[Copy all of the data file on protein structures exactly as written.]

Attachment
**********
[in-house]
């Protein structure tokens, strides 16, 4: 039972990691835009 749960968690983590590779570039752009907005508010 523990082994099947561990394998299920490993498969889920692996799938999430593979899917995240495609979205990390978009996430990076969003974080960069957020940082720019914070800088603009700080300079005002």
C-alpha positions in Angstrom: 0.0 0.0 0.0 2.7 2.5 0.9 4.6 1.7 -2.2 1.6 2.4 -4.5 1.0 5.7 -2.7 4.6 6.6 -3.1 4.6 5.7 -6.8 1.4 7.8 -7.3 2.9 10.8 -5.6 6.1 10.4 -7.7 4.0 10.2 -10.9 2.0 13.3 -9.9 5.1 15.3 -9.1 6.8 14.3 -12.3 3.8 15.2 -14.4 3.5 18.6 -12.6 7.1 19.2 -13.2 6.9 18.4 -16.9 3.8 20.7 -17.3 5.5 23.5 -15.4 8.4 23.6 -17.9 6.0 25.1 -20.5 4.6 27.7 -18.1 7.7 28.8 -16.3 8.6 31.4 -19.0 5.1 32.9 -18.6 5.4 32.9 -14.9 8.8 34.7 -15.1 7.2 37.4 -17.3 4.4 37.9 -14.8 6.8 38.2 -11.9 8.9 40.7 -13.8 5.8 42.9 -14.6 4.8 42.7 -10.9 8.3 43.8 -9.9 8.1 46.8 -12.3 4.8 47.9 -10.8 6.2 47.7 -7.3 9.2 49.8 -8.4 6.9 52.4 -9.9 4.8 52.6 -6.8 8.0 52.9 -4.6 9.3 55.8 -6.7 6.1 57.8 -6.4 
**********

[in-house]
């Protein structure tokens, strides 16, 4: 039972990691835009 749960968690983590590779570039752009907005508010 523990082994099947561990394998299920490993498969889920692996799938999430593979899917995240495609979205990390978009996430990076969003974080960069957020940082720019914070800088603009700080300079005002």
C-alpha positions in Angstrom: 0.0 0.0 0.0 2.7 2.5 0.9 4.6 1.7 -2.2 1.6 2.4 -4.5 1.0 5.7 -2.7 4.6 6.6 -3.1 4.6 5.7 -6.8 1.4 7.8 -7.3 2.9 10.8 -5.6 6.1 10.4 -7.7 4.0 10.2 -10.9 2.0 13.3 -9.9 5.1 15.3 -9.1 6.8 14.3 -12.3 3.8 15.2 -14.4 3.5 18.6 -12.6 7.1 19.2 -13.2 6.9 18.4 -16.9 3.8 20.7 -17.3 5.5 23.5 -15.4 8.4 23.6 -17.9 6.0 25.1 -20.5 4.6 27.7 -18.1 7.7 28.8 -16.3 8.6 31.4 -19.0 5.1 32.9 -18.6 5.4 32.9 -14.9 8.8 34.7 -15.1 7.2 37.4 -17.3 4.4 37.9 -14.8 6.8 38.2 -11.9 8.9 40.7 -13.8 5.8 42.9 -14.6 4.8 42.7 -10.9 8.3 43.8 -9.9 8.1 46.8 -12.3 4.8 47.9 -10.8 6.2 47.7 -7.3 9.2 49.8 -8.4 6.9 52.4 -9.9 4.8 52.6 -6.8 8.0 52.9 -4.6 9.3 55.8 -6.7 6.1 57.8 -6.4 